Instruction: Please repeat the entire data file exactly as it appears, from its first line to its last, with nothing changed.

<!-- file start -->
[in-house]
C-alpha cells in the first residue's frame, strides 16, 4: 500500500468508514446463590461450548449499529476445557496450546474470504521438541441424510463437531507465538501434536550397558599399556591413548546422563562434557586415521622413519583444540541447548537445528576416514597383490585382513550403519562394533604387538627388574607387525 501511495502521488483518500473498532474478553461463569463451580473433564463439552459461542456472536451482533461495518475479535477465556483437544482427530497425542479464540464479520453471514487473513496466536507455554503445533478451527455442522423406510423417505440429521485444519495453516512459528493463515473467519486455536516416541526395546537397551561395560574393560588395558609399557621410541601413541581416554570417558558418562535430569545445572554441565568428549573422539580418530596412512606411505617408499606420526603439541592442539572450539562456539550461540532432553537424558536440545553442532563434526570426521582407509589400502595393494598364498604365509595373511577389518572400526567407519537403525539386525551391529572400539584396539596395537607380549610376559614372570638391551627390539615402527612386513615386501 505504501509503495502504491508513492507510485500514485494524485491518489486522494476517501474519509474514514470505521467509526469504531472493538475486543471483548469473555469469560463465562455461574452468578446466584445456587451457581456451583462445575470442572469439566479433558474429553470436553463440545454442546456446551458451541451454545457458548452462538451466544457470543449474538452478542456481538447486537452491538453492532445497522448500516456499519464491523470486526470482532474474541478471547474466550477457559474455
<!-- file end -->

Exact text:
[in-house]
C-alpha cells in the first residue's frame, strides 16, 4: 500500500468508514446463590461450548449499529476445557496450546474470504521438541441424510463437531507465538501434536550397558599399556591413548546422563562434557586415521622413519583444540541447548537445528576416514597383490585382513550403519562394533604387538627388574607387525 501511495502521488483518500473498532474478553461463569463451580473433564463439552459461542456472536451482533461495518475479535477465556483437544482427530497425542479464540464479520453471514487473513496466536507455554503445533478451527455442522423406510423417505440429521485444519495453516512459528493463515473467519486455536516416541526395546537397551561395560574393560588395558609399557621410541601413541581416554570417558558418562535430569545445572554441565568428549573422539580418530596412512606411505617408499606420526603439541592442539572450539562456539550461540532432553537424558536440545553442532563434526570426521582407509589400502595393494598364498604365509595373511577389518572400526567407519537403525539386525551391529572400539584396539596395537607380549610376559614372570638391551627390539615402527612386513615386501 505504501509503495502504491508513492507510485500514485494524485491518489486522494476517501474519509474514514470505521467509526469504531472493538475486543471483548469473555469469560463465562455461574452468578446466584445456587451457581456451583462445575470442572469439566479433558474429553470436553463440545454442546456446551458451541451454545457458548452462538451466544457470543449474538452478542456481538447486537452491538453492532445497522448500516456499519464491523470486526470482532474474541478471547474466550477457559474455